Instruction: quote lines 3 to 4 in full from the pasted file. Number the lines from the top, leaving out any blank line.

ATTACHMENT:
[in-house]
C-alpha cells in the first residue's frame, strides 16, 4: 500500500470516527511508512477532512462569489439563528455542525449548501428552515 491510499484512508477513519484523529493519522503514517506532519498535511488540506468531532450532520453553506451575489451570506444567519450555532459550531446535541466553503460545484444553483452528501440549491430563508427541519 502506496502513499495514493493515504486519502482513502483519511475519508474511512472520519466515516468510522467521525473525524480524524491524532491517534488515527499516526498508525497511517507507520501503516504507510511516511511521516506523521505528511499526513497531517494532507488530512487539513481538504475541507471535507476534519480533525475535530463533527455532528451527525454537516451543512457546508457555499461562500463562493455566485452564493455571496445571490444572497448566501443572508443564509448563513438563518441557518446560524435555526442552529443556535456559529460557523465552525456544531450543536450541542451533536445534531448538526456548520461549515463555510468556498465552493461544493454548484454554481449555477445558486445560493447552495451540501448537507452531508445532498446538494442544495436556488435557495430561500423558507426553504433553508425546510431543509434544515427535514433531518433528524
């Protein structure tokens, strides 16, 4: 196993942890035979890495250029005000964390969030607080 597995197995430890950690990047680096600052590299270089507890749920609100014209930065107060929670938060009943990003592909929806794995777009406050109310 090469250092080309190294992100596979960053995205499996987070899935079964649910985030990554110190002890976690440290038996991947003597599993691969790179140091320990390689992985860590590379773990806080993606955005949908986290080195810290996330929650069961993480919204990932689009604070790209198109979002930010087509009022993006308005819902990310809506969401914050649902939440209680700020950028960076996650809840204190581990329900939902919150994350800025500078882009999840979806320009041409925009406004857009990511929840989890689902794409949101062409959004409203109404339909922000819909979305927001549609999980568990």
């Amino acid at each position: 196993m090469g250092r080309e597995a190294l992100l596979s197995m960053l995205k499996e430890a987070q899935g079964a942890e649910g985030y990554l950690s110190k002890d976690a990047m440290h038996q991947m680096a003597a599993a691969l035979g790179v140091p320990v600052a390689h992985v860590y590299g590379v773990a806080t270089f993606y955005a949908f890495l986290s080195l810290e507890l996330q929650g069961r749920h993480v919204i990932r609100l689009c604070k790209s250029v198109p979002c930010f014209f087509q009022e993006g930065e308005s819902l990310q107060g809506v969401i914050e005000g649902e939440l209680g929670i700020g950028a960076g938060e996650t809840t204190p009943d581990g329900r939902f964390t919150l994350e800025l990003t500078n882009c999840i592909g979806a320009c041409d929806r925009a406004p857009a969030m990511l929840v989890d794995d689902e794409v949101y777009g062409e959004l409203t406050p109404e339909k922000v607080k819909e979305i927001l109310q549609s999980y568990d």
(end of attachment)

């Protein structure tokens, strides 16, 4: 196993942890035979890495250029005000964390969030607080 597995197995430890950690990047680096600052590299270089507890749920609100014209930065107060929670938060009943990003592909929806794995777009406050109310 090469250092080309190294992100596979960053995205499996987070899935079964649910985030990554110190002890976690440290038996991947003597599993691969790179140091320990390689992985860590590379773990806080993606955005949908986290080195810290996330929650069961993480919204990932689009604070790209198109979002930010087509009022993006308005819902990310809506969401914050649902939440209680700020950028960076996650809840204190581990329900939902919150994350800025500078882009999840979806320009041409925009406004857009990511929840989890689902794409949101062409959004409203109404339909922000819909979305927001549609999980568990």
């Amino acid at each position: 196993m090469g250092r080309e597995a190294l992100l596979s197995m960053l995205k499996e430890a987070q899935g079964a942890e649910g985030y990554l950690s110190k002890d976690a990047m440290h038996q991947m680096a003597a599993a691969l035979g790179v140091p320990v600052a390689h992985v860590y590299g590379v773990a806080t270089f993606y955005a949908f890495l986290s080195l810290e507890l996330q929650g069961r749920h993480v919204i990932r609100l689009c604070k790209s250029v198109p979002c930010f014209f087509q009022e993006g930065e308005s819902l990310q107060g809506v969401i914050e005000g649902e939440l209680g929670i700020g950028a960076g938060e996650t809840t204190p009943d581990g329900r939902f964390t919150l994350e800025l990003t500078n882009c999840i592909g979806a320009c041409d929806r925009a406004p857009a969030m990511l929840v989890d794995d689902e794409v949101y777009g062409e959004l409203t406050p109404e339909k922000v607080k819909e979305i927001l109310q549609s999980y568990d």